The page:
TAKE HOME MESSAGE: Randomized clinical trials have demonstrated the superior efficacy of fingolimod in reducing relapse rates and MRI measures of disease activity, as compared with placebo and intramuscular IFN-beta-1a. Fingolimod also lowered the risk of disability progression compared with placebo. Adverse events included bradycardia and atrioventricular block, respiratory and herpesvirus infections, increased liver enzyme levels, hypertension and macular edema. Fingolimod 0.5 mg seems to provide the best risk-benefit ratio. PMID: 20367536

A placebo-controlled trial of oral fingolimod in relapsing multiple sclerosis.

N Engl J Med. 2010 Feb 4;362(5):387-401. Epub 2010 Jan 20.
Kappos L, Radue EW, O'Connor P, Polman C, Hohlfeld R, Calabresi P, Selmaj K, Agoropoulou C, Leyk M, Zhang-Auberson L, Burtin P; FREEDOMS Study Group.
Collaborators (171)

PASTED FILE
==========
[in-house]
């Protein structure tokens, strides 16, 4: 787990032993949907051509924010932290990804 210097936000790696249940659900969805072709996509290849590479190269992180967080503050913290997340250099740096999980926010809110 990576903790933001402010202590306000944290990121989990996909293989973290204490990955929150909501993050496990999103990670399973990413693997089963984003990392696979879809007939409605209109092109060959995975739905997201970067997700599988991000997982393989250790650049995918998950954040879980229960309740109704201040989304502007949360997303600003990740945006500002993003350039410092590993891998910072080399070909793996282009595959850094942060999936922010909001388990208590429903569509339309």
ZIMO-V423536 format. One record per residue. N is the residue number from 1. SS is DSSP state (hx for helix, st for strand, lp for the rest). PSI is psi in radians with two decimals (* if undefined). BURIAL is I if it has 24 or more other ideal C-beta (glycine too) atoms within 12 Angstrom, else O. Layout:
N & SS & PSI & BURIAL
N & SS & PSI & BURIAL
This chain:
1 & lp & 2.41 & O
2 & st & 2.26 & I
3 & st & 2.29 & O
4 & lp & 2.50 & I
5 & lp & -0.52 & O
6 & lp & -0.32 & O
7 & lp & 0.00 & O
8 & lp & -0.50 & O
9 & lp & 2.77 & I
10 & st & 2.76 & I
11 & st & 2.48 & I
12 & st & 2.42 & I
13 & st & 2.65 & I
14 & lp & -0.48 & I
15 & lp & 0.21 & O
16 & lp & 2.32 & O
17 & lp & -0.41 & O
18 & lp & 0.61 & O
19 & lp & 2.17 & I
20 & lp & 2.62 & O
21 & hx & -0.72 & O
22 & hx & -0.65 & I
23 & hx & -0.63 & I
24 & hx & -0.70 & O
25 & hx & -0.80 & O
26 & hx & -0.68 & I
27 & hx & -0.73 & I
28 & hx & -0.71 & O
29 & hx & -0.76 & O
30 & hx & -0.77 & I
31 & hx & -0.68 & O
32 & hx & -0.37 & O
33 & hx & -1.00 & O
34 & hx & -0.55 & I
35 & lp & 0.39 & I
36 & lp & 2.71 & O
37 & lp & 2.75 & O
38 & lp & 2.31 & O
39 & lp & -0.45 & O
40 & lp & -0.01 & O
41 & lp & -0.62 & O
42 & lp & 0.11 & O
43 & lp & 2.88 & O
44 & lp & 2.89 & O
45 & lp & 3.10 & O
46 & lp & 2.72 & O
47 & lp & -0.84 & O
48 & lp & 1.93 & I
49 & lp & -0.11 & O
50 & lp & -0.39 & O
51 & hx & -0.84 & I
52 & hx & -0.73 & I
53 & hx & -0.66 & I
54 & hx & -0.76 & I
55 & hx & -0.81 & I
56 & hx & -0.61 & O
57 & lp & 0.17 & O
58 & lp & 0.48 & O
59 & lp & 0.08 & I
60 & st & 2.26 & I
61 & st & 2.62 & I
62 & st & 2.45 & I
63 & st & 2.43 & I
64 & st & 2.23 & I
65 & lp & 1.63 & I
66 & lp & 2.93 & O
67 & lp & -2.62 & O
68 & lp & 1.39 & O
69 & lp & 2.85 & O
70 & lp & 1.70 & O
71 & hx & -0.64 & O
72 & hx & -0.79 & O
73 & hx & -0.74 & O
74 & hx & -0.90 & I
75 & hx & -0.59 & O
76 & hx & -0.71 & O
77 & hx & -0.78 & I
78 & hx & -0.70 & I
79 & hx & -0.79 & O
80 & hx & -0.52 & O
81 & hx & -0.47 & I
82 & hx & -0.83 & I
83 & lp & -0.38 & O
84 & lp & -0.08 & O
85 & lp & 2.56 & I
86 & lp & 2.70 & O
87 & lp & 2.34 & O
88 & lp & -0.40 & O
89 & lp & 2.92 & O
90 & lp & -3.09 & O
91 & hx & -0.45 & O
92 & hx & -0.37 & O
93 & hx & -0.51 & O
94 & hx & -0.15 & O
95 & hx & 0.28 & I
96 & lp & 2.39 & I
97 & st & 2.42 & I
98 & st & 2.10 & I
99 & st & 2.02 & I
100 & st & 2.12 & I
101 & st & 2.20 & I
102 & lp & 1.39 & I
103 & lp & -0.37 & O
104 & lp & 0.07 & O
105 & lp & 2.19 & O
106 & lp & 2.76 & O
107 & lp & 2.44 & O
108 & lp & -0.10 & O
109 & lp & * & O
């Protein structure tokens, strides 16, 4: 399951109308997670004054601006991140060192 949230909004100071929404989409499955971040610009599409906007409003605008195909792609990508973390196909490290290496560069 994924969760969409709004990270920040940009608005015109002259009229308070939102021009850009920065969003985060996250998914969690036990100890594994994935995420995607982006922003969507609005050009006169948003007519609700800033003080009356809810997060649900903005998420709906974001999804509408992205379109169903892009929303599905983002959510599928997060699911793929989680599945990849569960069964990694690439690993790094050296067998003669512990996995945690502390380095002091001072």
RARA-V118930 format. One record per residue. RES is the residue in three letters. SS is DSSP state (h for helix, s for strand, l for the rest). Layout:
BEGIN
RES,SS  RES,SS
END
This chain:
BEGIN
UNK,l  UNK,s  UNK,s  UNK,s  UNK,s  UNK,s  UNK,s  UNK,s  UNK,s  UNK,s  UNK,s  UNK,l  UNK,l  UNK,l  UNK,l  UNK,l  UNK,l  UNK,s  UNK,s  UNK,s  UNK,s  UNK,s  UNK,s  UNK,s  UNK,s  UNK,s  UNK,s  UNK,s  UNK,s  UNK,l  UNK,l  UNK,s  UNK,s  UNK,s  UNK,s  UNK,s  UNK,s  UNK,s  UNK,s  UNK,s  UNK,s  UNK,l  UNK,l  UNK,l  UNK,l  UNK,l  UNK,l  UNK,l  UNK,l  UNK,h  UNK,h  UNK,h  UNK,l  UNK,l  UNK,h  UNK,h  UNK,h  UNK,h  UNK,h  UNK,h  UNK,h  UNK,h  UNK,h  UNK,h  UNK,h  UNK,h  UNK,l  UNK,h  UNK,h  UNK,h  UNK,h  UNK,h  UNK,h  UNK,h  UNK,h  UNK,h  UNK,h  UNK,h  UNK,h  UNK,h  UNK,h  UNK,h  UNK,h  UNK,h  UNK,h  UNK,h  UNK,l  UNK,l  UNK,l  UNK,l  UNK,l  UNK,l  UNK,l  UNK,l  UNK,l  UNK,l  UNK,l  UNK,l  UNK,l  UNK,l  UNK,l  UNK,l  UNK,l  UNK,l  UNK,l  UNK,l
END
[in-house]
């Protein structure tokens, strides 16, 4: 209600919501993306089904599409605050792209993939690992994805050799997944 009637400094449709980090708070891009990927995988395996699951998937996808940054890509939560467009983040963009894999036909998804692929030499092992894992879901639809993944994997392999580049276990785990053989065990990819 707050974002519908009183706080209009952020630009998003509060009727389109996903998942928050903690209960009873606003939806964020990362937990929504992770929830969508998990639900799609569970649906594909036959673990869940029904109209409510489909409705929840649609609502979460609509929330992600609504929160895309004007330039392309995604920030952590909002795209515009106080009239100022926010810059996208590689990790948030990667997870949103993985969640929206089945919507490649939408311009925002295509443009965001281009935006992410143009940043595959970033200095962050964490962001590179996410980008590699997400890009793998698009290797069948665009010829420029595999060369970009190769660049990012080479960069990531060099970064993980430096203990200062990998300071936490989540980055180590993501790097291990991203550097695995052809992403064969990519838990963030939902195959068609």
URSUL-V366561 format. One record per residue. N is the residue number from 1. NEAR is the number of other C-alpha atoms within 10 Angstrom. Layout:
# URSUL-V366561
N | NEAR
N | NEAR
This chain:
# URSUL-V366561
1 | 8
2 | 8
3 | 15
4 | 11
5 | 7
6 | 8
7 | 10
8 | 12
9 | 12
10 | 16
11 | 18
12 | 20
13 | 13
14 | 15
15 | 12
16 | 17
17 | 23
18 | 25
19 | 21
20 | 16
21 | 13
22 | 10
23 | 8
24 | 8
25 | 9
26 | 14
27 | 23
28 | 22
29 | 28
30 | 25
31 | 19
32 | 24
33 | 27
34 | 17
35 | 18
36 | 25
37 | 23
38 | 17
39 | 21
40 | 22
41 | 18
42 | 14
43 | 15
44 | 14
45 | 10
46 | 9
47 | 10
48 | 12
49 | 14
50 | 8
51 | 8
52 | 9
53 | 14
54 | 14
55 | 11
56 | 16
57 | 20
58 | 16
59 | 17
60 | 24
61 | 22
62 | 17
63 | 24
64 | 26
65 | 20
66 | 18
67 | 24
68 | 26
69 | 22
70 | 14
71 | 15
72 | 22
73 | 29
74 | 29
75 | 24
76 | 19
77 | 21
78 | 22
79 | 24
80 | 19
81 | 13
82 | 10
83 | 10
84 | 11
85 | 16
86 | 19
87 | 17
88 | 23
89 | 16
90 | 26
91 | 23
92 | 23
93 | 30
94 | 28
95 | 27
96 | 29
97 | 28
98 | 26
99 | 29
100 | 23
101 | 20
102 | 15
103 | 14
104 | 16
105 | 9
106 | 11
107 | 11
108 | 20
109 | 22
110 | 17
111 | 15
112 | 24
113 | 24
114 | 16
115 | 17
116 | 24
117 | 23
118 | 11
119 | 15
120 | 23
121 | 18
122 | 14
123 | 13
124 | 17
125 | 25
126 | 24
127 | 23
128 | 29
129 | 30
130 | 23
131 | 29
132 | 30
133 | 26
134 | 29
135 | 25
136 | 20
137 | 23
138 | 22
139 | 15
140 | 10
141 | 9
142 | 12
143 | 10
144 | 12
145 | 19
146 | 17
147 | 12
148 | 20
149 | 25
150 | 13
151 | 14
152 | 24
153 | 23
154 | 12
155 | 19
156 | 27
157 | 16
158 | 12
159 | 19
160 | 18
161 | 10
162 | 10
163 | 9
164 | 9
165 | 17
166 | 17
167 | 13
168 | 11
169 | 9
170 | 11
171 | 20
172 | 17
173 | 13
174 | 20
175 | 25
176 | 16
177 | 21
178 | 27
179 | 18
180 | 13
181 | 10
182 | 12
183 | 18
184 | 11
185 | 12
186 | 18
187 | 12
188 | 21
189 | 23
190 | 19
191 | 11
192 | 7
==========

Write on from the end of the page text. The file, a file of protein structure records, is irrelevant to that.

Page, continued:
Department of Neurology, University Hospital, University of Basel, Switzerland. lkappos at uhbs.ch

BACKGROUND: Oral fingolimod, a sphingosine-1-phosphate-receptor modulator that prevents the egress of lymphocytes from lymph nodes, significantly improved relapse rates and end points measured on magnetic resonance imaging (MRI), as compared with either placebo or intramuscular interferon beta-1a, in phase 2 and 3 studies of multiple sclerosis.

METHODS: In our 24-month, double-blind, randomized study, we enrolled patients who had relapsing-remitting multiple sclerosis, were 18 to 55 years of age, had a score of 0 to 5.5 on the Expanded Disability Status Scale (which ranges from 0 to 10, with higher scores indicating greater disability), and had had one or more relapses in the previous year or two or more in the previous 2 years. Patients received oral fingolimod at a dose of 0.5 mg or 1.25 mg daily or placebo. End points included the annualized relapse rate (the primary end point) and the time to disability progression (a secondary end point).